VO2 max and OBLA

View mindmap
  • VO2 max
    • Maximum oxygen consumption attainable during maximal work
    • Affecting Factors:
      • Age
      • Gender
      • Genetics
      • Training Intensity
      • Amount of haemoglobin in the blood
      • Amount of capillaries around the lungs and the working muscles
    • Maximum volume of oxygen that can be consumed during maximal workout
    • For training aimed at improving a performer's VO2 max using the aerobic system:
      • The work - relief ratio is normally longer in duration and intensity, just below the anaerobic threshold.
      • The relief ratio is typically shorter    (ratio 1:1), which helps reduce the OBLA and delay muscle fatigue and therefore prolong the aerobic system adaptations
    • VO2 = Volume of oxygen consumeed
    • APPLY IT: some elite marathon runners and cross country skiers can perform at up to 90% VO2 max without significant lactic acid production (OBLA)
        • This means the point at which the muscle can no longer get rid of the lactic acid and it begins to pool in the blood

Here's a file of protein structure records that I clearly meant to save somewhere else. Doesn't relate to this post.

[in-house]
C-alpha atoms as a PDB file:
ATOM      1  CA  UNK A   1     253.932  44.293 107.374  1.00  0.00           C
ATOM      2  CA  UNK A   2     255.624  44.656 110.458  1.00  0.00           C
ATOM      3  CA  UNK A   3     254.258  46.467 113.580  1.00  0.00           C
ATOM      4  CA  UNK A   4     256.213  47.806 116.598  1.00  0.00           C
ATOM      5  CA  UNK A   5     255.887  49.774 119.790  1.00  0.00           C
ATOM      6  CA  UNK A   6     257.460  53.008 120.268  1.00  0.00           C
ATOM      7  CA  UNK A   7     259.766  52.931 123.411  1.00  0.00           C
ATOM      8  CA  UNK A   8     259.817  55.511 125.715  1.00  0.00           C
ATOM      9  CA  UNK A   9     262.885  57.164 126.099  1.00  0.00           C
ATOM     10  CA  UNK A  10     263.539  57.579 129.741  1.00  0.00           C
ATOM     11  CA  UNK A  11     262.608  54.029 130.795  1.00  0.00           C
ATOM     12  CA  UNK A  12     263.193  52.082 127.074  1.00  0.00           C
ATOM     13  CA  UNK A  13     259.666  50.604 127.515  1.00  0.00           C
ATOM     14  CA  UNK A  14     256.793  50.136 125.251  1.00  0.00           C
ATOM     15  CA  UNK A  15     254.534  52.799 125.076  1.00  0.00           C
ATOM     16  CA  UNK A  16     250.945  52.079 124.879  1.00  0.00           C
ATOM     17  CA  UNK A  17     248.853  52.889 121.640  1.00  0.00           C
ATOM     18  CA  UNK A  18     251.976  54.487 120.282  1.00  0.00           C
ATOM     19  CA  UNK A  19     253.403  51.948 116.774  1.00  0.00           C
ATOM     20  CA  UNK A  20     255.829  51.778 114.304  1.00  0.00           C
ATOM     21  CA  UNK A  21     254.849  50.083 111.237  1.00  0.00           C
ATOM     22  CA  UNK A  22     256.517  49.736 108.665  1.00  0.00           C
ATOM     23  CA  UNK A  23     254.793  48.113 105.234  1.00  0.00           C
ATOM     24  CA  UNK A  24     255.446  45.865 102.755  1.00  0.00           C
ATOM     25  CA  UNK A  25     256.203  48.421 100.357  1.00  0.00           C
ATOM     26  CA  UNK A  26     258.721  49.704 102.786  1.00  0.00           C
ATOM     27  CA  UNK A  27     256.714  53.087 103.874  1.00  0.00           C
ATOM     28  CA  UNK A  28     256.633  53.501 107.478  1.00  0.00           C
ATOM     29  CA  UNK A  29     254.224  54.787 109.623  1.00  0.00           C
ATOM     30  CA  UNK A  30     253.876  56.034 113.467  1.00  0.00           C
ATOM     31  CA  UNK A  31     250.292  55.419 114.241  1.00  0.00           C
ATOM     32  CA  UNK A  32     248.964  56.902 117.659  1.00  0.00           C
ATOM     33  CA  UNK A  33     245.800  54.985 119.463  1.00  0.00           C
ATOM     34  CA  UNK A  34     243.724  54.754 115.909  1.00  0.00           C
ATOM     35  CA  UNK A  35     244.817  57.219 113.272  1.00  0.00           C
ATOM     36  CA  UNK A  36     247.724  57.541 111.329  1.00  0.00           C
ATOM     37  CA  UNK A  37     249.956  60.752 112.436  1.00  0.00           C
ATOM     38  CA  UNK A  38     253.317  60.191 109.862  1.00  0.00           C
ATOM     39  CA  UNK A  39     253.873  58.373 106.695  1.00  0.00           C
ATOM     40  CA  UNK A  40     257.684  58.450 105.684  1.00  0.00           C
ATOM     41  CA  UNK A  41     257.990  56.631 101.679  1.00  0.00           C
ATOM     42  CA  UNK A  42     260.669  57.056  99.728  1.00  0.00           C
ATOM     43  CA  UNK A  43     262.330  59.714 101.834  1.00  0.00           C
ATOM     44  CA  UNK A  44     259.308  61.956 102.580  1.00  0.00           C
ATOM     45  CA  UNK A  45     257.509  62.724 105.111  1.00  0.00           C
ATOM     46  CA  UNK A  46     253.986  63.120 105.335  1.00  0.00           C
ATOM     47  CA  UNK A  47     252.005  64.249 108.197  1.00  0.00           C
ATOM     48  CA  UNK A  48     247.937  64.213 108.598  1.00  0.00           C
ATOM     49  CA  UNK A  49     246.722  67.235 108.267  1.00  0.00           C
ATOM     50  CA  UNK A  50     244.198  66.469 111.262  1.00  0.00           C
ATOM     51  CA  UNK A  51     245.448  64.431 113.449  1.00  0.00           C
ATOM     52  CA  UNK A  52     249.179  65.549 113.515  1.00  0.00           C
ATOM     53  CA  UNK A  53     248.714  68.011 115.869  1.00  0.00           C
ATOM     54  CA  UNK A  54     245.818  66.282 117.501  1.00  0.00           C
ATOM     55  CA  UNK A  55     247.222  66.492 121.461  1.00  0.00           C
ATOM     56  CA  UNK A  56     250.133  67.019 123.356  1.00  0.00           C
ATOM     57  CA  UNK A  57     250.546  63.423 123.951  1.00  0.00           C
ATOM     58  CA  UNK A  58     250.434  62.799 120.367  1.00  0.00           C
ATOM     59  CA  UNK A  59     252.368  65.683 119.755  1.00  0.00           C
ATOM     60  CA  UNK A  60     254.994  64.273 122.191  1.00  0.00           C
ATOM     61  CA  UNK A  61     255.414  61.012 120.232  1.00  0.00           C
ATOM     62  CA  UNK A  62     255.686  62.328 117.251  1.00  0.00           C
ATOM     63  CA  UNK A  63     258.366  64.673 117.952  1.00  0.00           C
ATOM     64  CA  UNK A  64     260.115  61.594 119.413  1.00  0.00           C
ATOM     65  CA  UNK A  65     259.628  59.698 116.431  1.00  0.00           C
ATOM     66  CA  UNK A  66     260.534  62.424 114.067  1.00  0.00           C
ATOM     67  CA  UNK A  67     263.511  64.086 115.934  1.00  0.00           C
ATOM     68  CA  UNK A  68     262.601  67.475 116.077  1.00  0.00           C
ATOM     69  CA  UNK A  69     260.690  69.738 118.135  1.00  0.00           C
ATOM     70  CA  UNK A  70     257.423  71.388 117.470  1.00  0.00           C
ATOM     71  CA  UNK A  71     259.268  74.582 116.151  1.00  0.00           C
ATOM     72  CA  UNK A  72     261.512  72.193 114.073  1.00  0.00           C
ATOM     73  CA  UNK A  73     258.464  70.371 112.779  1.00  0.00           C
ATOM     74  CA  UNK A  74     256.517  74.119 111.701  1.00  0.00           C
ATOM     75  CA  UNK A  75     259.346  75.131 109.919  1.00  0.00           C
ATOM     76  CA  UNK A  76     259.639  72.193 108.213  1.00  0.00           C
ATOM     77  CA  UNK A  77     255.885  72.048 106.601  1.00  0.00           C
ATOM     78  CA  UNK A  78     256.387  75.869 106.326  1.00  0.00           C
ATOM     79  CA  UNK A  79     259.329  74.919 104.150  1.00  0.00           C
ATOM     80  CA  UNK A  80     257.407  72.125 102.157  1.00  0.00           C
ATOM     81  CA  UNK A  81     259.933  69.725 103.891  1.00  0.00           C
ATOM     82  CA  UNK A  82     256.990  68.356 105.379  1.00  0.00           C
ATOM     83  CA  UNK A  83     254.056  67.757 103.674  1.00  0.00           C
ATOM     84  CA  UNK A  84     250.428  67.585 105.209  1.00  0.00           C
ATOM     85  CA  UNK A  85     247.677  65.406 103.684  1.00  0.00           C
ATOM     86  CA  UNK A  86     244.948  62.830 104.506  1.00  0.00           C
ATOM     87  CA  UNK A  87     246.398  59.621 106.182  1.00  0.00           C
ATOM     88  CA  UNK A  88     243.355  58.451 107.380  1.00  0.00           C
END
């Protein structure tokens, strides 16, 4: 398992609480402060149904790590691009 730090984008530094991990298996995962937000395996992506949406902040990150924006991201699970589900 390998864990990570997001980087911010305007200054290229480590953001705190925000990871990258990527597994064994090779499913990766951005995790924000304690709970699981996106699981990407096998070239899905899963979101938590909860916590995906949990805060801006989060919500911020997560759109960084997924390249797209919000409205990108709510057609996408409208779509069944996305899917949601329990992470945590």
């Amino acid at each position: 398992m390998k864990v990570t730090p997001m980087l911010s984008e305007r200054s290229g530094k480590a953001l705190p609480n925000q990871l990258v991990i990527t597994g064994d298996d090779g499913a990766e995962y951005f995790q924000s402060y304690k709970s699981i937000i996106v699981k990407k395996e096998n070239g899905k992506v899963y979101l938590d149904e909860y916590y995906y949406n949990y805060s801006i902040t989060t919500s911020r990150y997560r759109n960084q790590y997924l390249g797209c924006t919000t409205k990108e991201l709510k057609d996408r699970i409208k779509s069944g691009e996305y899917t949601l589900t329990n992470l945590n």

• Normal amount of lactate in the blood = 1ml/kg
          • OBLA occurs at = 4ml/kg
            • If the intensity of the activity increases, the performer will have to switch from using aerobic capability to anaerobic which results in increased lactate build up
        • Once the blood contains four times as much lactic acidd as normal, it can NO LONGER OPERATE THE ENERGY SYSTEMS EFFECTIVELY and the body begins to slow and eventually fail
        • The affects of OBLA:
          • Stops oxygen being collected by the haemoglobin
          • Causes the pH of the blood to rise causing pain in the working muscle
          • Also decreases the amount of oxygen that can be used for phosphorylation
          • Will eventually lead to the muscle failing - YOU WILL COLLAPSE!
      • Average person reaches OBLA at 40% of VO2 max - meaning that the average person can only work at less than half their maximum ability before fatigue sets in
    • The amount of oxygen the body can take in and use in one minute
      • Why? - Gives an accurate idea of how well a person's body can perform over a long period of time OR the intensity in which they will be able to perform
    • Training effects
      • Increased haemoglobin
      • Increased OBLA
        • Factors affecting OBLA
          • Muscle fibre type being used
          • Training adaptations to exercise
          • Intensity of exercise
      • Reduced body fat (therefore less oxygen being used for the energy systems
      • Increased cardiac output and stroke volume


No comments have yet been made

Similar Physical Education resources:

See all Physical Education resources »See all Exercise physiology resources »